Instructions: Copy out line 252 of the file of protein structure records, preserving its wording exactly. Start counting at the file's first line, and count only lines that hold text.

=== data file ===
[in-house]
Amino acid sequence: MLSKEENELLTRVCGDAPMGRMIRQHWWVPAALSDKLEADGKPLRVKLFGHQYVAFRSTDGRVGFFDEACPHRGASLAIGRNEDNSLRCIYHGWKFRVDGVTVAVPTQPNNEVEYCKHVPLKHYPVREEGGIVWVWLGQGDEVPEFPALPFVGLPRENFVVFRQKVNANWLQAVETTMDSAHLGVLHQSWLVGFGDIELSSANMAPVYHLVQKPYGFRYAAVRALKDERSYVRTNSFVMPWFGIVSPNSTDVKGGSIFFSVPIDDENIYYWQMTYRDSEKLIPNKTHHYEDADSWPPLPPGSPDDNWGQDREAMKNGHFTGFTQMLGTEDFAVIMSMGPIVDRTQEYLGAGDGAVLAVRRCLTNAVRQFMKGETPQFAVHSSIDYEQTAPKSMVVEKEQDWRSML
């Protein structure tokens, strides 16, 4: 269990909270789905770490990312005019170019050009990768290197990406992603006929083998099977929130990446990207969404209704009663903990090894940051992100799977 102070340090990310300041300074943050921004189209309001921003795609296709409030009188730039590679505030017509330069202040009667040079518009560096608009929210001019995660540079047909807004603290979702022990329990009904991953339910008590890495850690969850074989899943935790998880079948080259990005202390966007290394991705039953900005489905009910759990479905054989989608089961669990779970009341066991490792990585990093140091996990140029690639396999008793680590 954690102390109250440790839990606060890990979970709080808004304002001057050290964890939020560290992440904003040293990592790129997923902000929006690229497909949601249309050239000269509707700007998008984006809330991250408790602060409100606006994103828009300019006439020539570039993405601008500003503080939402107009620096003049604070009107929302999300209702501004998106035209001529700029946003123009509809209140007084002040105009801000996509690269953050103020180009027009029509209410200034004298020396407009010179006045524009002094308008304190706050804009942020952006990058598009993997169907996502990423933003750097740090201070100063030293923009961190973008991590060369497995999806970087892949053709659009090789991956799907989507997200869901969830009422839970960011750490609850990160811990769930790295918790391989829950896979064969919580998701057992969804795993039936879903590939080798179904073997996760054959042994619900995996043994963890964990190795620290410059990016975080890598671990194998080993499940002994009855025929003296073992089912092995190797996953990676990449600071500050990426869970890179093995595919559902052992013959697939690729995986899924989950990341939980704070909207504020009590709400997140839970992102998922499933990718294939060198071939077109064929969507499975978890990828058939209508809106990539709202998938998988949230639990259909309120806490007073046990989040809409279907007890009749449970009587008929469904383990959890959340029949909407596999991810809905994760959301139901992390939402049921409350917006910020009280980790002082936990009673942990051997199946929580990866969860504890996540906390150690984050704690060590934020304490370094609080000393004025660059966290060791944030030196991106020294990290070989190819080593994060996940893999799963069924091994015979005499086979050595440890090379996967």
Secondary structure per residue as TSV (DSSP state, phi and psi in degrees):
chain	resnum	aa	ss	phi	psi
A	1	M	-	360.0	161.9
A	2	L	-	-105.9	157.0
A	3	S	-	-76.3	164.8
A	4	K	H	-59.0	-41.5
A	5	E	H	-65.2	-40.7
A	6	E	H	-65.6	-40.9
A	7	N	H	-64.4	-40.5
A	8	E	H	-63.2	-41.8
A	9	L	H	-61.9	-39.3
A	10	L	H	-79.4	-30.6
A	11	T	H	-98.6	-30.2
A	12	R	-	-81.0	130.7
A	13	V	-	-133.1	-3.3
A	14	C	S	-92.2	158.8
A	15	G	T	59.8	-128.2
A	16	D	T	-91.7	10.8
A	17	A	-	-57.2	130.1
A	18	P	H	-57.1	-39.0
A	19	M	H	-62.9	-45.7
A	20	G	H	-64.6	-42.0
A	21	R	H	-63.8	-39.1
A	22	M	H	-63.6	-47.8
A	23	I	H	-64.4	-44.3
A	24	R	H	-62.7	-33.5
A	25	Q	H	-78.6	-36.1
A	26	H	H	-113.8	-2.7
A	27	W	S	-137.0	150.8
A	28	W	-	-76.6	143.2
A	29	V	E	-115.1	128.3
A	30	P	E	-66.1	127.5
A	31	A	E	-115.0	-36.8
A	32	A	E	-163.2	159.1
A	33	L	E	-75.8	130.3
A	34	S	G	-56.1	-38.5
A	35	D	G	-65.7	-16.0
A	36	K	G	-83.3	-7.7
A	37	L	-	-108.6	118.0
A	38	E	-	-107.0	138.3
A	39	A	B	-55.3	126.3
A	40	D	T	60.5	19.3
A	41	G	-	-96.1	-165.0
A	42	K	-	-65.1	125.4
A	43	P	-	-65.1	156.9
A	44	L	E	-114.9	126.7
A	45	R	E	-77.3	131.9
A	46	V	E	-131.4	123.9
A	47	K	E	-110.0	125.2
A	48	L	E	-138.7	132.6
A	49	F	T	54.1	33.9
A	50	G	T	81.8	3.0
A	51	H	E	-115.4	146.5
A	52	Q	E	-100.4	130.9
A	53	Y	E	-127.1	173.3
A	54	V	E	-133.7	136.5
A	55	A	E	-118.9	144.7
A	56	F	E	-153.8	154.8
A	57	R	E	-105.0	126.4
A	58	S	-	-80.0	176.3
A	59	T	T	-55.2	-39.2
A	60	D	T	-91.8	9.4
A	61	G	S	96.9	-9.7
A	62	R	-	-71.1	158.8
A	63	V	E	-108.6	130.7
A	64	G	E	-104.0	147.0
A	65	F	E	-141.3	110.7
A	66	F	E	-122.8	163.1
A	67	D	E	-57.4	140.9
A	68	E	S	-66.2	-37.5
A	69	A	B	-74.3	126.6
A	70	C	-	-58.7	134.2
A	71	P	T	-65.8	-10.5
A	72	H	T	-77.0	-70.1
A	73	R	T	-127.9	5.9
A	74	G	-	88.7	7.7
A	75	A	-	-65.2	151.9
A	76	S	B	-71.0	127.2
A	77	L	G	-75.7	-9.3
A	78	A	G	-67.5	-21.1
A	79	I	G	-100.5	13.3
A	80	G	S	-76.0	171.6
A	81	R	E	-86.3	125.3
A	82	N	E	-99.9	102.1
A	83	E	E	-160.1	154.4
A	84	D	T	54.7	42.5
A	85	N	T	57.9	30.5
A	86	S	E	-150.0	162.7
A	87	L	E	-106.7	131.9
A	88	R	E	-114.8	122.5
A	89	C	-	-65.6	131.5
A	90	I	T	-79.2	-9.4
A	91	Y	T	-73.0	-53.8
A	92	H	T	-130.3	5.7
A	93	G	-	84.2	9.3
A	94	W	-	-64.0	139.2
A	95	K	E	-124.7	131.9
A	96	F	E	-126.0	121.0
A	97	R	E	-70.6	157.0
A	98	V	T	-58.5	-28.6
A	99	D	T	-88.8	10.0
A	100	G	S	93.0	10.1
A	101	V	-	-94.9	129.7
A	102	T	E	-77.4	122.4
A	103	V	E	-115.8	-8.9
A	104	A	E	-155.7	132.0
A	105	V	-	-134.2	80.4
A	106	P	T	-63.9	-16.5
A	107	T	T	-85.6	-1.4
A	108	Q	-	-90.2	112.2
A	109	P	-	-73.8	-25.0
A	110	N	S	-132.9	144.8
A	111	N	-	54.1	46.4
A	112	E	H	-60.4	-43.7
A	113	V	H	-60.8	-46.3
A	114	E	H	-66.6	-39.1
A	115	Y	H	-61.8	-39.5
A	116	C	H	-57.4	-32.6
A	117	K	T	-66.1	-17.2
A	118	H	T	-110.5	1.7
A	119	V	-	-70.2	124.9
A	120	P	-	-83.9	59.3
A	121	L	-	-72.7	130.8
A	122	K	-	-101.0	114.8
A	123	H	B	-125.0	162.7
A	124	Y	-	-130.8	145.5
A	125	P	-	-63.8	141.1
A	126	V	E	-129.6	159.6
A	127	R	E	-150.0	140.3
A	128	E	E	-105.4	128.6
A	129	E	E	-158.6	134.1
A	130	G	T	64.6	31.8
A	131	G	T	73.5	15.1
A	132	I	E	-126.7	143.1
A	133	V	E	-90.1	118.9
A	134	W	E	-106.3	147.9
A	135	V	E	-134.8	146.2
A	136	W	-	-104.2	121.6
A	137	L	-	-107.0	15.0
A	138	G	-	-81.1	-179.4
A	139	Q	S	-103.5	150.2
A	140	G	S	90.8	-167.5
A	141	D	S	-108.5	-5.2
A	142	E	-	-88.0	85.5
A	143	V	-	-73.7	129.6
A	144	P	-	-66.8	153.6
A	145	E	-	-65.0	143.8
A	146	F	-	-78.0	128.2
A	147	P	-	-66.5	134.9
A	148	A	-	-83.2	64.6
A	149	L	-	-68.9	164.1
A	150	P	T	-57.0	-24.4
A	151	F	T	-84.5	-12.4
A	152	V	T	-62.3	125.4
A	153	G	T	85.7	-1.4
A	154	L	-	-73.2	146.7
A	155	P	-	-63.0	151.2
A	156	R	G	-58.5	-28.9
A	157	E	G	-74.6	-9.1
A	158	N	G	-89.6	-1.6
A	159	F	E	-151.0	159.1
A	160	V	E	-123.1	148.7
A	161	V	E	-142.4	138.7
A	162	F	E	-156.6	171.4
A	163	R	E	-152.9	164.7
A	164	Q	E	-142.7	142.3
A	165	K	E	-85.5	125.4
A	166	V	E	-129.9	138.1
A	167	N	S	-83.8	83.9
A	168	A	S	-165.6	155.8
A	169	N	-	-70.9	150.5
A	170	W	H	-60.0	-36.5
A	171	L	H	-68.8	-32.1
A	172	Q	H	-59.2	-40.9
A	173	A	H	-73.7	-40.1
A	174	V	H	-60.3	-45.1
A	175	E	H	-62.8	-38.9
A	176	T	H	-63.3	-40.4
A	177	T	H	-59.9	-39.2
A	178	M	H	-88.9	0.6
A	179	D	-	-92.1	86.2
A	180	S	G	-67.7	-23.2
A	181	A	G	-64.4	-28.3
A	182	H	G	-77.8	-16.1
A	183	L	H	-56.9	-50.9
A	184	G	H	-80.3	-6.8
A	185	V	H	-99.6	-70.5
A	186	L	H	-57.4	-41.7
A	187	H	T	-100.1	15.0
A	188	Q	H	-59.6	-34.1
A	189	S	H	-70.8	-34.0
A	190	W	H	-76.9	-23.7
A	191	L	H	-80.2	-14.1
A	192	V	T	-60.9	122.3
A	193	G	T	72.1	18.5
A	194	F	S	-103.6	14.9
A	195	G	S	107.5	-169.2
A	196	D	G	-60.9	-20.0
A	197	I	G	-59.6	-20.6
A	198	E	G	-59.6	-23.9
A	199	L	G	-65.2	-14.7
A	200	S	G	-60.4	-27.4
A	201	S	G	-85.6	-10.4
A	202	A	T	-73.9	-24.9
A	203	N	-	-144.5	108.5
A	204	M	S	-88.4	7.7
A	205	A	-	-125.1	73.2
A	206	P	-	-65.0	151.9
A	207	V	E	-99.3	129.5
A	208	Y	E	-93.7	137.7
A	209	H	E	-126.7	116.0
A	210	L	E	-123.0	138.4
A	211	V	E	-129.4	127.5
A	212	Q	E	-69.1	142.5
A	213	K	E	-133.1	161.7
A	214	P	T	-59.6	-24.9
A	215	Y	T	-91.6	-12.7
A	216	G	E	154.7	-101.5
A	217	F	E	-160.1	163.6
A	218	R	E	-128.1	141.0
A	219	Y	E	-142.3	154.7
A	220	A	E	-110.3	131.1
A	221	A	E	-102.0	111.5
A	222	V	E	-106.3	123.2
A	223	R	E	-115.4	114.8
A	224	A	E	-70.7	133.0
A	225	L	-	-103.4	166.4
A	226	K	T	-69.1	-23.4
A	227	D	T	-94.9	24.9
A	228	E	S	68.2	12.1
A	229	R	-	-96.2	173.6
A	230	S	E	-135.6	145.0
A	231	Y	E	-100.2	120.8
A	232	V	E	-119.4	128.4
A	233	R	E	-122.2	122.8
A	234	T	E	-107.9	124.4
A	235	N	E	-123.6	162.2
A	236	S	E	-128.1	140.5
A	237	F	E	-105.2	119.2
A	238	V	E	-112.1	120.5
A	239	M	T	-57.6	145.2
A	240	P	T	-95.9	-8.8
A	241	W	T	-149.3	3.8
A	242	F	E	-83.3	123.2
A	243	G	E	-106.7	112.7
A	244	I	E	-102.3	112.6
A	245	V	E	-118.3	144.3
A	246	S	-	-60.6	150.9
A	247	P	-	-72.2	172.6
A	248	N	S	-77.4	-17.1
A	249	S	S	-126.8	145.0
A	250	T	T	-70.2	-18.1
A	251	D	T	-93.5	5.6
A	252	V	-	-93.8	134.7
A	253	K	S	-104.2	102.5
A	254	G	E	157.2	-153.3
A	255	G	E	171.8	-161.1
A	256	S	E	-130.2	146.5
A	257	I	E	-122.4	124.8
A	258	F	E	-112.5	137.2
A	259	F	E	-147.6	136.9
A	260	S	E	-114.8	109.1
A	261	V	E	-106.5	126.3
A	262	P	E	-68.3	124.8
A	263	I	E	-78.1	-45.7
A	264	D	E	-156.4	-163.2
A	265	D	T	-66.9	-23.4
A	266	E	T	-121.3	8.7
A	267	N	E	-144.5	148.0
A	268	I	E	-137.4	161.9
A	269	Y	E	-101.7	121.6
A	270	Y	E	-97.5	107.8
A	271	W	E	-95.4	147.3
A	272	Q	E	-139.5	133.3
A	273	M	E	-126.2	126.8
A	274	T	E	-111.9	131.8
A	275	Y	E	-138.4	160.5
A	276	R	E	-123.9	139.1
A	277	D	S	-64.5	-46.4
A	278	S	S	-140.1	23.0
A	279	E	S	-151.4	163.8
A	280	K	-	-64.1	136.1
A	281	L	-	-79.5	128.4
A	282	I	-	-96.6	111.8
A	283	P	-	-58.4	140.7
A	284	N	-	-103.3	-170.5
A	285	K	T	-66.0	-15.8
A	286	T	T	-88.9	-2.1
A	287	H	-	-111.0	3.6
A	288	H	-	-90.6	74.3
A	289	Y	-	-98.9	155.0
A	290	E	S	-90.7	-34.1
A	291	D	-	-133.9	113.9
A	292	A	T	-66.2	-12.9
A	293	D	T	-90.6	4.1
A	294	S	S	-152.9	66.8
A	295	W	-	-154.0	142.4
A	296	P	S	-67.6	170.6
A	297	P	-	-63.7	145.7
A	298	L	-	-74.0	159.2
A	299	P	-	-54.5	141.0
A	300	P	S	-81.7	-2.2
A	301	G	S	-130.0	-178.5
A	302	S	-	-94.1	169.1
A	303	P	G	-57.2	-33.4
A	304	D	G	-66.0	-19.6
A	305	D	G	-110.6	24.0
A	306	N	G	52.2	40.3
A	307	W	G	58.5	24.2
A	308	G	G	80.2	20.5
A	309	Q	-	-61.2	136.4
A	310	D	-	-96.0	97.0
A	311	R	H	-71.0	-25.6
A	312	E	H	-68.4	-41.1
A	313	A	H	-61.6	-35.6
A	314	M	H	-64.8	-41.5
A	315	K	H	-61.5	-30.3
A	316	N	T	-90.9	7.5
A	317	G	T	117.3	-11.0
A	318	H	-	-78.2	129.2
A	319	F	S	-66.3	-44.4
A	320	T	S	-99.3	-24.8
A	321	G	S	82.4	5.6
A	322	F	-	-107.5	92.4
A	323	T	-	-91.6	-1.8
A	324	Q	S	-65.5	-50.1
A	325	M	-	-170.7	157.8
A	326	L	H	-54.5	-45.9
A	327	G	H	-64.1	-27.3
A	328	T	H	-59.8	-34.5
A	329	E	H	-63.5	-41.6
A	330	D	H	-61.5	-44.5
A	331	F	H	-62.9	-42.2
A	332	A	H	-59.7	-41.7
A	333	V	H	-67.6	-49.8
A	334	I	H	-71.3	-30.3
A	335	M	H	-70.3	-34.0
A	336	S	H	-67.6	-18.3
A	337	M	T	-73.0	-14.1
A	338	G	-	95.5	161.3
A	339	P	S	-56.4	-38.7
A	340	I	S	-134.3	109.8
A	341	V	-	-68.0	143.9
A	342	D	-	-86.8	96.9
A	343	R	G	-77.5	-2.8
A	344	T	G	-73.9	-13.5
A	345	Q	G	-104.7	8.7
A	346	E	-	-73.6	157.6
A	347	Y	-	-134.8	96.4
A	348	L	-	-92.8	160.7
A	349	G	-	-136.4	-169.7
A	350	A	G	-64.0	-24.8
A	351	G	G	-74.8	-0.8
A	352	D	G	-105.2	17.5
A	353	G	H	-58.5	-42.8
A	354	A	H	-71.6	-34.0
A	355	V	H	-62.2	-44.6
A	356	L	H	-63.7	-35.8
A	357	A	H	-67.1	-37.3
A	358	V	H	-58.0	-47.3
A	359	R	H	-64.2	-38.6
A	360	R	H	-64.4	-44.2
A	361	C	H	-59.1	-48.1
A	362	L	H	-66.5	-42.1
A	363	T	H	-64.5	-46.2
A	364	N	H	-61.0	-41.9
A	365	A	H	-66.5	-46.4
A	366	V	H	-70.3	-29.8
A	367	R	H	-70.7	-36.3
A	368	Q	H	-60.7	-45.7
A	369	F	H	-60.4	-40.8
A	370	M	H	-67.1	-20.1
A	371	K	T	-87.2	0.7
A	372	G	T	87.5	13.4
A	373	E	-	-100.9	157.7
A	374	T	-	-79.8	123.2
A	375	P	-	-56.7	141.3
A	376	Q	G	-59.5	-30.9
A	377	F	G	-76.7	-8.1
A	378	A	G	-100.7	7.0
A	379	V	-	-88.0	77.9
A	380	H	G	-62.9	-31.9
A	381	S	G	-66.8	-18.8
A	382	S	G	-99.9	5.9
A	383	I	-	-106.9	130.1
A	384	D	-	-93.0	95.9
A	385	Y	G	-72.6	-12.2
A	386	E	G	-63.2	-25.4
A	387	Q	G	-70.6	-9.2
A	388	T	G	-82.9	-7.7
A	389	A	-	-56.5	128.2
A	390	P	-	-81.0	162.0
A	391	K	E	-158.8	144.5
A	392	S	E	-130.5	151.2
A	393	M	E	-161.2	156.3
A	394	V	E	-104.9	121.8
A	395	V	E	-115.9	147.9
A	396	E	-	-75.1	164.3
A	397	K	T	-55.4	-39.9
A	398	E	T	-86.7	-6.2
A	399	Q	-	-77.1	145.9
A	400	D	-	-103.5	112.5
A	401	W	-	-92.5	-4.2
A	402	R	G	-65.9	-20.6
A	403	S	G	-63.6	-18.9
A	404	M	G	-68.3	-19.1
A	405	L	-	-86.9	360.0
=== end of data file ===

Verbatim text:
A	247	P	-	-72.2	172.6